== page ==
Rashes

We’ve all had those random red spots and scaly rashes that seem to appear out of nowhere. All of a sudden, you look at your face, your arms, your leg, etc, and there’s something new there that wasn’t there before. “What is that?!” 

Relax, your local board certified dermatologist is here. Your rash, new spot, bump, lump, or scaly area can be assessed quickly to make sure it’s not dangerous and appropriate treatment can be started.

Some common rashes that seem to pop up overnight include:

Allergic contact dermatitis- An itchy rash that can appear anywhere on the body and is an allergic reaction to a lotion, cream, makeup, metal, or other product.

Eczema- A dry skin rash that is more common on the arms and legs in cooler weather months.

Irritant dermatitis- A rash due to an irritating substance being placed on the skin or mechanical friction causing redness and itchiness of the skin.

Bug bites- These appear seemingly out of nowhere and are often very itchy. The good news is they usually fade away within days if they are not scratched too frequently.

Pityriasis rosea- A rash that tends to appear after a sore throat, runny nose, or cough and spreads quickly all over your upper body. It can be pretty scary, but the good news is this rash also gets better on its own within weeks.

Poison ivy- Spring and summer are the poison ivy seasons in Austin. You might notice after yard work, walking your dog, or going for a run outdoors that you develop bright red, streaks, marks, and rashes on your arms, legs and other exposed areas. This rash often blisters and can be quite itchy. It responds to oral and topical steroids so make an appointment ASAP if you think you might have this rash.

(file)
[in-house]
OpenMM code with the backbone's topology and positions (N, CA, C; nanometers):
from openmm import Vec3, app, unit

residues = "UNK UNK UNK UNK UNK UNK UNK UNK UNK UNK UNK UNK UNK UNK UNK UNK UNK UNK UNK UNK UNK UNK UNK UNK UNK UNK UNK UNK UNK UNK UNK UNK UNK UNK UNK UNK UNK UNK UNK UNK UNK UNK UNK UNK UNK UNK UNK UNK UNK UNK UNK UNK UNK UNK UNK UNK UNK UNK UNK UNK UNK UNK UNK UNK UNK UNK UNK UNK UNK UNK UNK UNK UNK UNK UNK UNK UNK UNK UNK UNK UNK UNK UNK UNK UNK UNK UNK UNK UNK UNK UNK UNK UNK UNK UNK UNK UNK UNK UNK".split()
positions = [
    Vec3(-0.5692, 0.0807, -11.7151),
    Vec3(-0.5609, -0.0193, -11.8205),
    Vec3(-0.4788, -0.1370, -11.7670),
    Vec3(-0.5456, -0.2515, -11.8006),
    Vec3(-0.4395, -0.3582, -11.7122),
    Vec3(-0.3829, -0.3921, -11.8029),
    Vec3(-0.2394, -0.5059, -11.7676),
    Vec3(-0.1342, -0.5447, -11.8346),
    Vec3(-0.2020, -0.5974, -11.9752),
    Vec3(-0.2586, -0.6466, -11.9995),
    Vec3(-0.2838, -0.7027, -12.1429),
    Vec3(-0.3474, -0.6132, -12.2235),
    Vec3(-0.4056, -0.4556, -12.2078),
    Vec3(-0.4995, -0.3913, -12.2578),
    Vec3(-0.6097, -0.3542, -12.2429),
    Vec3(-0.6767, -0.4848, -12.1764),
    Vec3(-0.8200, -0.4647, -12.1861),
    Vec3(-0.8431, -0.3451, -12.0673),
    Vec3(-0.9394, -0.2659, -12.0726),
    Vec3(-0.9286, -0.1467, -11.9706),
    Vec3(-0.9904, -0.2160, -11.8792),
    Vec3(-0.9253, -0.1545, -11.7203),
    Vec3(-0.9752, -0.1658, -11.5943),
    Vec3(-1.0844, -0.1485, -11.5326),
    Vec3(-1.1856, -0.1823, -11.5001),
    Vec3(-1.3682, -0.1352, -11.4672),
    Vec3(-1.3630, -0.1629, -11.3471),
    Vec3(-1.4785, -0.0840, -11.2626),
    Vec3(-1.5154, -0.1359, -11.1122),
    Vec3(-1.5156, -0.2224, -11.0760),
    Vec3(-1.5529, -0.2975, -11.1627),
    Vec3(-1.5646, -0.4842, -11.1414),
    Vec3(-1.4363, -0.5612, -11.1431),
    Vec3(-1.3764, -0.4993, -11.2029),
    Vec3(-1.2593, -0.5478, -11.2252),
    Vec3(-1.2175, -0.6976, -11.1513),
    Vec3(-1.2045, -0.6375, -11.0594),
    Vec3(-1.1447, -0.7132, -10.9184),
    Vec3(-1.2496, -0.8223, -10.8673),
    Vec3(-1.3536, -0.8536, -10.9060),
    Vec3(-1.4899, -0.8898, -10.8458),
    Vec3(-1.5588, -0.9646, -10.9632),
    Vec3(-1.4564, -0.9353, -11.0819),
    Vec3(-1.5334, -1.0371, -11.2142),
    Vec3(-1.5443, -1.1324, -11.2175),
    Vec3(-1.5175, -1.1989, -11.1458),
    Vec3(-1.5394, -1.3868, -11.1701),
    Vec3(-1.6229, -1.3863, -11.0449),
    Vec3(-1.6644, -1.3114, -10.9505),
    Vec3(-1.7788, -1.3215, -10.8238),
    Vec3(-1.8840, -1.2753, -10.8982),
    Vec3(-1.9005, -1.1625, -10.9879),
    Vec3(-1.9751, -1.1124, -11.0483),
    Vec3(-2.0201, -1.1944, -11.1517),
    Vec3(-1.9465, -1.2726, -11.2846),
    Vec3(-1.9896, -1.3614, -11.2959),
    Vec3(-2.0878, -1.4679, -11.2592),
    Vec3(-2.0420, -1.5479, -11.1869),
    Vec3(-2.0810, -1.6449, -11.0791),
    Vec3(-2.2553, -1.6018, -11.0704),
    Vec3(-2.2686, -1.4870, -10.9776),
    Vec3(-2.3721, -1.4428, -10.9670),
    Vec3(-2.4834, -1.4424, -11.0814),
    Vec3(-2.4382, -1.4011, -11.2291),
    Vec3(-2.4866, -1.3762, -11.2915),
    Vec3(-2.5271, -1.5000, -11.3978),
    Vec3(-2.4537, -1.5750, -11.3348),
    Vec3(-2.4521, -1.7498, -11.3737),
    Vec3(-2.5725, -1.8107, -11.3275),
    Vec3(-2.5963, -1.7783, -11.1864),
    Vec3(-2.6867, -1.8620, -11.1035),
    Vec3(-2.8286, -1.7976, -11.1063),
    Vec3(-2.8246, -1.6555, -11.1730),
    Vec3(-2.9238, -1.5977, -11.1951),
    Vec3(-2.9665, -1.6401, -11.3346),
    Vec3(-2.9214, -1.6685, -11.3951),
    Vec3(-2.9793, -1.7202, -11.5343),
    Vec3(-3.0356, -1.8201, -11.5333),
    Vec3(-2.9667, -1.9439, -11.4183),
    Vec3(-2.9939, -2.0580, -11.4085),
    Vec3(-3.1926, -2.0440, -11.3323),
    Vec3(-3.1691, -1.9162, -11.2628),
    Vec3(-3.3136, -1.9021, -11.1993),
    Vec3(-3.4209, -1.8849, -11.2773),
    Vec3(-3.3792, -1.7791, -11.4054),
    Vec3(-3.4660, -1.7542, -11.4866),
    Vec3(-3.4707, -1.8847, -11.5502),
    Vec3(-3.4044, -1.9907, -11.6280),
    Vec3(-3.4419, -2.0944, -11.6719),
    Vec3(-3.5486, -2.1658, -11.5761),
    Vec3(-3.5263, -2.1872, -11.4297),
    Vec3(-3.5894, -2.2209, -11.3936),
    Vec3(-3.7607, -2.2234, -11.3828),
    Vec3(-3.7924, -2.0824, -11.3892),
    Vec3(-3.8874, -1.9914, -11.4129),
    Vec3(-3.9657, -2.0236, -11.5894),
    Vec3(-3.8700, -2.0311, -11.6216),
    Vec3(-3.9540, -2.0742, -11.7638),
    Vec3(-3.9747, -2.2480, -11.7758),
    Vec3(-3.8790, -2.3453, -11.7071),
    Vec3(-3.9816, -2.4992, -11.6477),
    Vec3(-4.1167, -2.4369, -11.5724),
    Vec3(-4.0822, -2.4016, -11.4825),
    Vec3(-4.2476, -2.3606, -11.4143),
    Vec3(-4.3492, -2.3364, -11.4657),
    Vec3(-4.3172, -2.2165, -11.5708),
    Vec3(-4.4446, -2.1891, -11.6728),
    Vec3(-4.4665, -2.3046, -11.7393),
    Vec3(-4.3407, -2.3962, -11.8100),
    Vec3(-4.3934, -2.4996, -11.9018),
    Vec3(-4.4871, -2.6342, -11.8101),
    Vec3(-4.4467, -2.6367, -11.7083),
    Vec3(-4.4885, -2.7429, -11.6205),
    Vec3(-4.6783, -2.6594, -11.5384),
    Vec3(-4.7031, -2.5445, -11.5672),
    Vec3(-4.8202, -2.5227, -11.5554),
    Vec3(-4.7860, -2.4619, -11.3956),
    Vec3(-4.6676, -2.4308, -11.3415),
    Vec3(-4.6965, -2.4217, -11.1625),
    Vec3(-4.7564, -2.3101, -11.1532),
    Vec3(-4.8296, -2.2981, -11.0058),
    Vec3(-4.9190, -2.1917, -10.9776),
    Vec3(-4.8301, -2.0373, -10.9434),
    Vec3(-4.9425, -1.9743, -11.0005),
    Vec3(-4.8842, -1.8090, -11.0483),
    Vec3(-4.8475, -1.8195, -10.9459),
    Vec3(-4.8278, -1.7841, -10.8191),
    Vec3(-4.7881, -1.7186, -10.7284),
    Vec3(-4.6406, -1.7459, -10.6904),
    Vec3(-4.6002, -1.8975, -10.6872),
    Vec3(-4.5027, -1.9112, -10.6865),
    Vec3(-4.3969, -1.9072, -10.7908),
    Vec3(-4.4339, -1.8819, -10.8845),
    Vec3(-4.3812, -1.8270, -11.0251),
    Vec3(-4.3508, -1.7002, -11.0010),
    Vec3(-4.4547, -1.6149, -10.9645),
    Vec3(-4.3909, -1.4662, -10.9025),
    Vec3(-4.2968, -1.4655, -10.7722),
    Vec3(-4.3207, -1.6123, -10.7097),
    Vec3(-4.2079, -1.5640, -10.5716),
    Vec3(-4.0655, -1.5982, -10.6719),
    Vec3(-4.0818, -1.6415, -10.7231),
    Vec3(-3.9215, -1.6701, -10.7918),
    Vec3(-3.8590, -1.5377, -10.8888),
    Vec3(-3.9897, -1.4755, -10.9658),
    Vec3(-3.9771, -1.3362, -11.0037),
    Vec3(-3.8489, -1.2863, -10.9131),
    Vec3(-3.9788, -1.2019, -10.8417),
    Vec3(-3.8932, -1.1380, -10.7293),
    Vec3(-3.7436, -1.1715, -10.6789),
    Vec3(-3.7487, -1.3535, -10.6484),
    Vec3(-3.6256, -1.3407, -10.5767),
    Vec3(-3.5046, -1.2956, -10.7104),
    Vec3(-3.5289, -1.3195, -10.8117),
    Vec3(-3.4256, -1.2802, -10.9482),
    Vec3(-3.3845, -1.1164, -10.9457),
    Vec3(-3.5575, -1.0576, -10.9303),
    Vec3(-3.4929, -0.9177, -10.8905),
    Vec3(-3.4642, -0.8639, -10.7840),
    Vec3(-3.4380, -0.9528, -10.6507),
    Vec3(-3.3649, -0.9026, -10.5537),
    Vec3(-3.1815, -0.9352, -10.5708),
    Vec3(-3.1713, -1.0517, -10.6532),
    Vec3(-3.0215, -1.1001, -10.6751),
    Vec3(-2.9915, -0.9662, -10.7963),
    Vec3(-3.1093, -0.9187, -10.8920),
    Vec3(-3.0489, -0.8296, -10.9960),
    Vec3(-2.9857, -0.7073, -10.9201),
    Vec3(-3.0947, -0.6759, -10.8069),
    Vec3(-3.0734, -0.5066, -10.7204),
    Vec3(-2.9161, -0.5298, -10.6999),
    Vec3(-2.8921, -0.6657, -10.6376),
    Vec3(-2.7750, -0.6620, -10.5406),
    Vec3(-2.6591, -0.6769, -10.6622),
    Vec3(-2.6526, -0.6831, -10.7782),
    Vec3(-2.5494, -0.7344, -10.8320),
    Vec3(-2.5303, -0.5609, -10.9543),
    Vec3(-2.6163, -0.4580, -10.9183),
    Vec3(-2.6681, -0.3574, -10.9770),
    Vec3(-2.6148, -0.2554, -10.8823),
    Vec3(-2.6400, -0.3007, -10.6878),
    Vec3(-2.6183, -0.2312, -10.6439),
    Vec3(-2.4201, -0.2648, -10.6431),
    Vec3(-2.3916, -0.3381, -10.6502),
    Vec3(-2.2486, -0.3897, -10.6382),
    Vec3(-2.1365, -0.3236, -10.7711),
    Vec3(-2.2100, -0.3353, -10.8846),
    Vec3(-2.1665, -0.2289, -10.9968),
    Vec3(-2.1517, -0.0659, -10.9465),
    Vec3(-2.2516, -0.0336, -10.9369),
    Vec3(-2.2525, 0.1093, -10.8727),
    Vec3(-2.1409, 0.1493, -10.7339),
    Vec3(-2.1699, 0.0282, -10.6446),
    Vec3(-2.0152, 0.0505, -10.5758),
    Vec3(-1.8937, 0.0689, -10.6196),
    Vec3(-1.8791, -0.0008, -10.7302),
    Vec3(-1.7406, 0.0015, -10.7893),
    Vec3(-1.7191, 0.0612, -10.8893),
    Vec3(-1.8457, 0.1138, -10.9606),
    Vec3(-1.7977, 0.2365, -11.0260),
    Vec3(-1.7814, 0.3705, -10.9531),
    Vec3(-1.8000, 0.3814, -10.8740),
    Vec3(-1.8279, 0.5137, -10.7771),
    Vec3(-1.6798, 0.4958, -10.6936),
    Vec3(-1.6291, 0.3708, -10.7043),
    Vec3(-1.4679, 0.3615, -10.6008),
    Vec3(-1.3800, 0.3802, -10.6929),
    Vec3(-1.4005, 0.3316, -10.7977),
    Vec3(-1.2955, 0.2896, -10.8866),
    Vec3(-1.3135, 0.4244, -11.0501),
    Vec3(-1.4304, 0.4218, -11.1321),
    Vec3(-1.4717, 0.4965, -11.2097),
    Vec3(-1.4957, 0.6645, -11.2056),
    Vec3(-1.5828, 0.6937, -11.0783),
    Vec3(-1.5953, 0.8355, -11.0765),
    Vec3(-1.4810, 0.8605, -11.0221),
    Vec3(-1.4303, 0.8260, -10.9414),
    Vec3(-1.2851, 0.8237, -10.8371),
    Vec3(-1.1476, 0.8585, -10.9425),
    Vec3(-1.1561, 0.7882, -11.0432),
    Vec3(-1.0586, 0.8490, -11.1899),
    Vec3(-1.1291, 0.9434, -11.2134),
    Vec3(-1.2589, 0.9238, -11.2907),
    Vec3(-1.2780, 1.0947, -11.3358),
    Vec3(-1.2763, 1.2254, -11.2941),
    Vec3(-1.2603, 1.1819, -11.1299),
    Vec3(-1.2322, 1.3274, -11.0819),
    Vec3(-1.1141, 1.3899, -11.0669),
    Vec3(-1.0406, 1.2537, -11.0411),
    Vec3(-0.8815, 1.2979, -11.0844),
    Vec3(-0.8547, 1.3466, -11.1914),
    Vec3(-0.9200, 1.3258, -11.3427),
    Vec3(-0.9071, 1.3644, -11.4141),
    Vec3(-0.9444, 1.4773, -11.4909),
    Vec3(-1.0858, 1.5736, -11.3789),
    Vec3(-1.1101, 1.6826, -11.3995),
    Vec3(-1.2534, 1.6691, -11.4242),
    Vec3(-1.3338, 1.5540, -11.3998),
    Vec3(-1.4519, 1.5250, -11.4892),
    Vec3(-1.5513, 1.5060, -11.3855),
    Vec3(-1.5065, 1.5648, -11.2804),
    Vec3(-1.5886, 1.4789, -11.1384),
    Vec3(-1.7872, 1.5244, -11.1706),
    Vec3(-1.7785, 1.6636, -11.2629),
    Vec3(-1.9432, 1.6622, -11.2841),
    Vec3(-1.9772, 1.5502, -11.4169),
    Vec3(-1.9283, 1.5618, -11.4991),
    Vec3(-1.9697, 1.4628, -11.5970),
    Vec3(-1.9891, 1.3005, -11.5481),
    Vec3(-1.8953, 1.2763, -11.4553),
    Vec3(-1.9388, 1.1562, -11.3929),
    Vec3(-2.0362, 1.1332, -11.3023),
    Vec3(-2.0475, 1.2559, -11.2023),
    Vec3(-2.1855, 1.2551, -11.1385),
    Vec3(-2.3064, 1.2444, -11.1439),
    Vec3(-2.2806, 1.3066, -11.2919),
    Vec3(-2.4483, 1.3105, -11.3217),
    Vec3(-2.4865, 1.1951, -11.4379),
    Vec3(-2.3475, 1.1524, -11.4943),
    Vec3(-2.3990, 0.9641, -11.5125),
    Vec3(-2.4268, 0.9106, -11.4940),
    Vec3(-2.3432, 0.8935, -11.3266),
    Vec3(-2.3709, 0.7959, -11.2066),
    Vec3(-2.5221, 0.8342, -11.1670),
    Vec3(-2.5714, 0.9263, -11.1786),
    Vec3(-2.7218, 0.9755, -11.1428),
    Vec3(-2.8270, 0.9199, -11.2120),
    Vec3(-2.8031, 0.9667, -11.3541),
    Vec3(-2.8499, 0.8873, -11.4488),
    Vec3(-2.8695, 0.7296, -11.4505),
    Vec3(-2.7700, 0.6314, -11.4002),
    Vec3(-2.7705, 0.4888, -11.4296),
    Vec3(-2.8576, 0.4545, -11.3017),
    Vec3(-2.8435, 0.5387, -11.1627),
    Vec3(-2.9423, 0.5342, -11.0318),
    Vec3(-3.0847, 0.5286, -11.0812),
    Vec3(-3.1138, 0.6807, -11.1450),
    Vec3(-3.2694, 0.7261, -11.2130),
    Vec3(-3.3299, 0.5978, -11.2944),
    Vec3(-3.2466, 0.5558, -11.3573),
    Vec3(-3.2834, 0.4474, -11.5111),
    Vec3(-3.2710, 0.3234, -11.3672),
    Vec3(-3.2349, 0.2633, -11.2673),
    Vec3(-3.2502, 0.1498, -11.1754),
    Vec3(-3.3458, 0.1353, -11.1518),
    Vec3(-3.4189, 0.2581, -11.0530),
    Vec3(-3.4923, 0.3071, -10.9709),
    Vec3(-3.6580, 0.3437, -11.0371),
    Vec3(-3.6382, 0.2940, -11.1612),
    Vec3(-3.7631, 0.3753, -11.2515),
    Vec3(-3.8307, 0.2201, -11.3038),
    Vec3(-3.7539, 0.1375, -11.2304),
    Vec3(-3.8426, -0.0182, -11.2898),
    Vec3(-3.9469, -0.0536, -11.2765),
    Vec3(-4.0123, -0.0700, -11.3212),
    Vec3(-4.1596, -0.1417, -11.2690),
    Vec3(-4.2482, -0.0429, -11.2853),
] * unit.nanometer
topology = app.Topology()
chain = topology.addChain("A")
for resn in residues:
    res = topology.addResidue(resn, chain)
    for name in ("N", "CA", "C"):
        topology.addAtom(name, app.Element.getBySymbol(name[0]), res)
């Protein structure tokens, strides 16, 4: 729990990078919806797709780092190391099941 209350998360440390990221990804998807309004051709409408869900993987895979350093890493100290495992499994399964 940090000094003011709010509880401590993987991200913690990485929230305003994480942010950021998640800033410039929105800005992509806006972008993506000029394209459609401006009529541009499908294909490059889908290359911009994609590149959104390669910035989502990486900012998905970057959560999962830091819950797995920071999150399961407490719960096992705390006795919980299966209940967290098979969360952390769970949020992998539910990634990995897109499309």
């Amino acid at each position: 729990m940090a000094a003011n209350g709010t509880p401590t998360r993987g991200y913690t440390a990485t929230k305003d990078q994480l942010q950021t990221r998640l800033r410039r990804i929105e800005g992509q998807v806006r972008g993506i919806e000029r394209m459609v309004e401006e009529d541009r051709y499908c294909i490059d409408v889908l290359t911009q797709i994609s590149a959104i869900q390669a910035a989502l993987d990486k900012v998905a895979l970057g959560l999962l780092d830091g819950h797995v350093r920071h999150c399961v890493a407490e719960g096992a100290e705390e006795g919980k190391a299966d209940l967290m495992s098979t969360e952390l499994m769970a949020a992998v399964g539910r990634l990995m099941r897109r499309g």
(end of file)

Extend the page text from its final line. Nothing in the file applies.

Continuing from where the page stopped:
Shingles- This rash is a reactivation of the chicken pox virus, which lies dormant in your nerves after your first infection. It can first start as an itchy, painful, or burning area of skin then red bumps and blisters appear. The sooner you can see your dermatologist, the better, as early treatment of this rash can prevent complications. If you are over 50 years old there is a new vaccine, Shingrix, that you can get to prevent this rash.

Suspicious rashes- If you have a rash that has lasted a long time and you’ve treated it with many different creams and lotions, it’s time to see a board certified dermatologist. The rash could be skin cancer or something dangerous.

If you have a new rash, spot, itch, or bump, see your local board certified dermatologist ASAP to ensure it’s not dangerous and to begin treatment to restore  your skin